Knoll - a small round hill; mound (Webster's Ninth New Collegiate Dictionary).
Knolls abound in the White Mountains, cindery remnants of ancient volcanic activity. Most aren't notable; but a few do attract attention due to size, shape or location, and some even have names. Greens Peak (10,133 ft.) is one such and may be the highest knoll in Arizona. Near it are three others, all exceeding 9,900 feet in elevation, that would rank among the thirty highest named peaks in the state, if they had names. Since they don't, I will refer to them as West, South and East. These four define an elongated diamond three miles long and one wide, more or less bisected by Forest Road 117, and situated at 9,400 feet on a plain more grassland prairie than forest. Besides their elevation, the four share a similarity of appearance, being densely timbered on their north slopes and totally devoid of trees on their south. The knolls' positions relative to each other suggest a loop hike, and the improvised trailhead can be anyplace you want to end.
An option I haven't tried is parking atop Greens Peak, the only one of the four surmountable by car. It is also the highest, by a couple hundred feet, and the steepest. If its to be the fourth climb of the day, one could rationalize using the road instead of heading straight upslope. The views west, south and east from the summit are spectacular, but don't expect to enjoy them in solitude. There's a road up here because it's the site of many communications antennae and a fire tower, all of which invite much traffic. Even when no other people are around the area is less than peaceful because air conditioning units on the communications gear kick in noisily from time to time.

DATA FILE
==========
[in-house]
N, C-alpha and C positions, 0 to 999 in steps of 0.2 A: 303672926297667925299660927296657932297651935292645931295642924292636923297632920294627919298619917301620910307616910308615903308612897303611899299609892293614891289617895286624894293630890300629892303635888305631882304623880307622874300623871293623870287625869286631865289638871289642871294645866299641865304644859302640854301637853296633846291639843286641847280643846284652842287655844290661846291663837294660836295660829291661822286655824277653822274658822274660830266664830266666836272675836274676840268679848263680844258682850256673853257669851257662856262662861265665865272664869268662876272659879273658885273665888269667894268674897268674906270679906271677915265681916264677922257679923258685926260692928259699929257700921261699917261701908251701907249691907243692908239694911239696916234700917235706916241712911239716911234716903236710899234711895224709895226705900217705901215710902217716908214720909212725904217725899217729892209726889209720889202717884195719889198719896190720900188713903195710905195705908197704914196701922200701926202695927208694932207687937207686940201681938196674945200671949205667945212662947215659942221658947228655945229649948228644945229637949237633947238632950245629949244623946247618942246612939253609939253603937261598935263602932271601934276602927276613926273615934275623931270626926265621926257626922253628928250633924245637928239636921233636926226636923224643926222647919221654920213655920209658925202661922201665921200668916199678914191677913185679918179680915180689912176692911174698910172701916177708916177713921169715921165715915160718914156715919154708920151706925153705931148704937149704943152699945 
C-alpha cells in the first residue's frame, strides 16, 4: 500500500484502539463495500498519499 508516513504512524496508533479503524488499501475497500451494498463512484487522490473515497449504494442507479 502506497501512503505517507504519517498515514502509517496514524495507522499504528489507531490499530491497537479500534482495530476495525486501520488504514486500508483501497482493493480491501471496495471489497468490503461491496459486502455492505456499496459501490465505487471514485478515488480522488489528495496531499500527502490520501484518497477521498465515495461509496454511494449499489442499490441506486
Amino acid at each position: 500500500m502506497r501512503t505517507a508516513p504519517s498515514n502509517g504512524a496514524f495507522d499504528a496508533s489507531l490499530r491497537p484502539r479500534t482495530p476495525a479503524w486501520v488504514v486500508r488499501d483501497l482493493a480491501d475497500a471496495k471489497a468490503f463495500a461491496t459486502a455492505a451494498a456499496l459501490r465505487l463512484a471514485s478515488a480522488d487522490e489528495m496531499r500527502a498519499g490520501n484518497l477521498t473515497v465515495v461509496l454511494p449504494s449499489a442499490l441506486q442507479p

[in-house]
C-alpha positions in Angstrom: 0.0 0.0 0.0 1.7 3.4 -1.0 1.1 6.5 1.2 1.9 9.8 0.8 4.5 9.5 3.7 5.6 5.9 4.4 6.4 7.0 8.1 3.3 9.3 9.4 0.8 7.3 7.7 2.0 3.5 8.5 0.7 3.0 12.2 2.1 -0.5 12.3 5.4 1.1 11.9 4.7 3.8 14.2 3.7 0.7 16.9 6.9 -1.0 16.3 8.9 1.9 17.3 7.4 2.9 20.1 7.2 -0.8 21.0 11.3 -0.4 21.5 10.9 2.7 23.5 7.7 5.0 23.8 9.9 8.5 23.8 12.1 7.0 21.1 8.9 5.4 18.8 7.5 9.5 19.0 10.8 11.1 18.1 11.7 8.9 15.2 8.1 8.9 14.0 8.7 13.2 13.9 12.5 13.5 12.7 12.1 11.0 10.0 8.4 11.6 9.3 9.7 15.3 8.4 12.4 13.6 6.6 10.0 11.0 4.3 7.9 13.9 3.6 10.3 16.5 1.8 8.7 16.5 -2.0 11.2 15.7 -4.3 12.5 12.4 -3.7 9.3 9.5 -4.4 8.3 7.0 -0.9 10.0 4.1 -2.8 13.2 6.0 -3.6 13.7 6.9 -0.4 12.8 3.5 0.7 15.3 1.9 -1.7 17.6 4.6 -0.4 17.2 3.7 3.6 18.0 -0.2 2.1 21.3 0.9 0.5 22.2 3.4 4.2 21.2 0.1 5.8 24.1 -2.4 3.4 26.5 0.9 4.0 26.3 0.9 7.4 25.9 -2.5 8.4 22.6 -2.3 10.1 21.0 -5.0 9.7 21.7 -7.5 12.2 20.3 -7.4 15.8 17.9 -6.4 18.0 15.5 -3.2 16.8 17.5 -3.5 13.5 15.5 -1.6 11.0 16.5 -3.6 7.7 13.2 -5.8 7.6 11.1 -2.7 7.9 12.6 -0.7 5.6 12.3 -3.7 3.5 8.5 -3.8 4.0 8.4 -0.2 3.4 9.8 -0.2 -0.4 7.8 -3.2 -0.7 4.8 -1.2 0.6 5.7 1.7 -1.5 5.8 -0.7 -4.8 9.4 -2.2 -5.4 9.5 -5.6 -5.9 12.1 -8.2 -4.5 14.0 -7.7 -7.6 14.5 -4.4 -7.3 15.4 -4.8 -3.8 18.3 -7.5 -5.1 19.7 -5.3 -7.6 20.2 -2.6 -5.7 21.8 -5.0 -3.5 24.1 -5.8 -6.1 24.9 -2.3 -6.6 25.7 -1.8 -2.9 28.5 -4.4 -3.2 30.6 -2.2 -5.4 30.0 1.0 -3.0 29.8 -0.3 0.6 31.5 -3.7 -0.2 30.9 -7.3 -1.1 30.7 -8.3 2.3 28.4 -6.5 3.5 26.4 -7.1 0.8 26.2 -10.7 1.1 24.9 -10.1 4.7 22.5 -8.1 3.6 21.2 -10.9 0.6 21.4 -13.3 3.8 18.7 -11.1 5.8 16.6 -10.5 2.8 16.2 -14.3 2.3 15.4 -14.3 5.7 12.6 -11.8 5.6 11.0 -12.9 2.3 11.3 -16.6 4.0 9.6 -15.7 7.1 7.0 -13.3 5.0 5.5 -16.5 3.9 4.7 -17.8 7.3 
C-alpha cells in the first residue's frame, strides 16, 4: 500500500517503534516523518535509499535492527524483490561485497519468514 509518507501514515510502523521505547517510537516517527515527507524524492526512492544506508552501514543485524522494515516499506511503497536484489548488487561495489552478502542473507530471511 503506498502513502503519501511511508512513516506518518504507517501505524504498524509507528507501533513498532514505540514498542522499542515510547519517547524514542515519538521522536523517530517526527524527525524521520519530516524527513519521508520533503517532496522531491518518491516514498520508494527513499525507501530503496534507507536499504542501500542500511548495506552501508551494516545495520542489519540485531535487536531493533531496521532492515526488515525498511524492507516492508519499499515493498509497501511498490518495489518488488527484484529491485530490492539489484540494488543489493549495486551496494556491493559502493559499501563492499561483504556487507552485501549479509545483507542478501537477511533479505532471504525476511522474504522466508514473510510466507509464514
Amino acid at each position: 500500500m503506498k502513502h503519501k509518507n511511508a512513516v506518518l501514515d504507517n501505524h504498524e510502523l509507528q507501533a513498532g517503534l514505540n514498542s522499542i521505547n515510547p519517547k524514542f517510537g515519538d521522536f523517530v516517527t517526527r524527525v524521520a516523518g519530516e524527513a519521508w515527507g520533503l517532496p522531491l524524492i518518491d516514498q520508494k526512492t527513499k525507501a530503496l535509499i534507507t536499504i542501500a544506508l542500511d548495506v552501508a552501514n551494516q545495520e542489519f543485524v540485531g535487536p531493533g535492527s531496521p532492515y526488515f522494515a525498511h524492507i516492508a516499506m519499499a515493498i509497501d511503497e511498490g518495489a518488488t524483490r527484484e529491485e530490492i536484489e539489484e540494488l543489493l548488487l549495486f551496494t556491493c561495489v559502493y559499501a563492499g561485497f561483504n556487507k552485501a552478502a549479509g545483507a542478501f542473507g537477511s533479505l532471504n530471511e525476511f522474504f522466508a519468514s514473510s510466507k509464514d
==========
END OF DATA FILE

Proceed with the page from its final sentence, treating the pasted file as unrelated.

Since Greens Peak is the northern point of our diamond, one naturally climbs its south side. Not so for the others as approaching them from the north is possible. In all cases, the south slope is still the best route up, because negotiating a way through the dense and fallen timber on the north is difficult and time consuming and lacks the wonderful distant views that are the main reason for doing this at all.
West knoll (9,910 ft.) overlooks a couple earthen tanks that attract elk and deer when the area is not overrun by cattle. From five hundred feet above, the surrounding plain appears as blank and two dimensional as the surface of a lake, and small groves and lesser and larger knolls stand out against it in such contrast that the term "sky island" comes to mind, whether appropriate or not. South knoll (9,913) looks down on Highway 260 and south toward Big Cienega Mountain and Sunrise. At its top are a couple primitive tables and a water catchment for wildlife. East knoll (9,947 ft.) provides great views east into Round Valley and southerly toward Antelope Mountain and Escudilla. From its peak, marked by a cairn, one can follow a game trail north and west down a wooded ridge to a skidder trail that leads to the base of Greens Peak.
This area is especially lovely in late summer when monsoon rains have rejuvenated the prairie grasses, and in fall when aspens on the north slopes turn. FR 117 is kept (sorta) passable in winter for access to the electronics on Greens Peak, so the four knolls route might invite snowshoers. I bet it would be gorgeous then, too.
WARNING! Hiking and outdoor related sports can be dangerous. Be responsible and prepare for the trip. Study the area you are entering and plan accordingly. Dress for the current and unexpected weather changes. Take plenty of water. Never go alone. Make an itinerary with your plan(s), route(s), destination(s) and expected return time. Give your itinerary to trusted family and/or friends.